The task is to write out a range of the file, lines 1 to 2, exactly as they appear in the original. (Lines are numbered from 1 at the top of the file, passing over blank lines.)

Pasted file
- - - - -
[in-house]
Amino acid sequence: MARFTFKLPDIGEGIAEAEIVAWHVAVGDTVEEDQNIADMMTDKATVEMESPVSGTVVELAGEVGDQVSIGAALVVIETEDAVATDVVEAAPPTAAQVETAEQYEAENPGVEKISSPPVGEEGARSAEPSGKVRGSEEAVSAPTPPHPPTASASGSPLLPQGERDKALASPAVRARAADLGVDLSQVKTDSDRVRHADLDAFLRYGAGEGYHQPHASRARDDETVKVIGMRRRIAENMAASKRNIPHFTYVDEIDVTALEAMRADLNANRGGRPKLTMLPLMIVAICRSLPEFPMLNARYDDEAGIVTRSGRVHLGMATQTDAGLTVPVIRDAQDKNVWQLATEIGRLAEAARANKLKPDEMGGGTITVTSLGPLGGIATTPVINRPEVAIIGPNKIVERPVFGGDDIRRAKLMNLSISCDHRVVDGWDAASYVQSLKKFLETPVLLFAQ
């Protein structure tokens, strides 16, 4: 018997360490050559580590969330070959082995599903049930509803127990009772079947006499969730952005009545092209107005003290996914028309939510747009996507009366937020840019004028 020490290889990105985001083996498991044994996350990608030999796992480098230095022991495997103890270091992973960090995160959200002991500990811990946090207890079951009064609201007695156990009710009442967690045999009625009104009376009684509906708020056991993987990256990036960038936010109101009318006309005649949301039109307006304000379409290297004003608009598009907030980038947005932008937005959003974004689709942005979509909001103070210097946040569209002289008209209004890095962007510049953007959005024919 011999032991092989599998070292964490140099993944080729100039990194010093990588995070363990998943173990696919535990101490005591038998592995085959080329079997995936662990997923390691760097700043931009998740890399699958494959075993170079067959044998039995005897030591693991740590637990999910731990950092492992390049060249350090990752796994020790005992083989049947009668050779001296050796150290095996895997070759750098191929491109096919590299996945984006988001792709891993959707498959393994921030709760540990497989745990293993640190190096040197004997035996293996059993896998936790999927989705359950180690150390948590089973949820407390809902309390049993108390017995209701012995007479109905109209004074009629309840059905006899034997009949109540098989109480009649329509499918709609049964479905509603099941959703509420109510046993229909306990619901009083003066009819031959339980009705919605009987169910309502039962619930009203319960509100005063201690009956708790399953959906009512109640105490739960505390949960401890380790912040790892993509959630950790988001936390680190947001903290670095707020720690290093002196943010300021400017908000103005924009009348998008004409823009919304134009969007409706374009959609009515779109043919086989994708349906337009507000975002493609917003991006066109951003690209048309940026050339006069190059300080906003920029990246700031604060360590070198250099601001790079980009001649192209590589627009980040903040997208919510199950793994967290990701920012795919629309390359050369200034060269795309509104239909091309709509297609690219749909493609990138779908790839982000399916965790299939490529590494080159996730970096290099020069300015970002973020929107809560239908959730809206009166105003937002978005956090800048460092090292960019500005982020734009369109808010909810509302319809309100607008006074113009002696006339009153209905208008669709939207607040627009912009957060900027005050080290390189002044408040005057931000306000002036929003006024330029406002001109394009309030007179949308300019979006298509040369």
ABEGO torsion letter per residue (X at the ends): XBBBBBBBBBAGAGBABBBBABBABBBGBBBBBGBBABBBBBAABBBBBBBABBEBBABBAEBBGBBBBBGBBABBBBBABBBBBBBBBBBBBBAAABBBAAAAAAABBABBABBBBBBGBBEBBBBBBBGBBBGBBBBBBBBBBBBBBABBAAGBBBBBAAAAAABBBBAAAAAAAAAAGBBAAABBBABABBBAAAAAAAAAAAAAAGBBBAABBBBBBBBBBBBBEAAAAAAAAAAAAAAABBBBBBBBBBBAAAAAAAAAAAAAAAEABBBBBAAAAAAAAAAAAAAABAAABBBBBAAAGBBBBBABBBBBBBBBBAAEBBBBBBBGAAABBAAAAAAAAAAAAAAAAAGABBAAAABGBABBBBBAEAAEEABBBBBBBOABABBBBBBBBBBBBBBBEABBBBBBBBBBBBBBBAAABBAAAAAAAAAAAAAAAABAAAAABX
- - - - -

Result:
[in-house]
Amino acid sequence: MARFTFKLPDIGEGIAEAEIVAWHVAVGDTVEEDQNIADMMTDKATVEMESPVSGTVVELAGEVGDQVSIGAALVVIETEDAVATDVVEAAPPTAAQVETAEQYEAENPGVEKISSPPVGEEGARSAEPSGKVRGSEEAVSAPTPPHPPTASASGSPLLPQGERDKALASPAVRARAADLGVDLSQVKTDSDRVRHADLDAFLRYGAGEGYHQPHASRARDDETVKVIGMRRRIAENMAASKRNIPHFTYVDEIDVTALEAMRADLNANRGGRPKLTMLPLMIVAICRSLPEFPMLNARYDDEAGIVTRSGRVHLGMATQTDAGLTVPVIRDAQDKNVWQLATEIGRLAEAARANKLKPDEMGGGTITVTSLGPLGGIATTPVINRPEVAIIGPNKIVERPVFGGDDIRRAKLMNLSISCDHRVVDGWDAASYVQSLKKFLETPVLLFAQ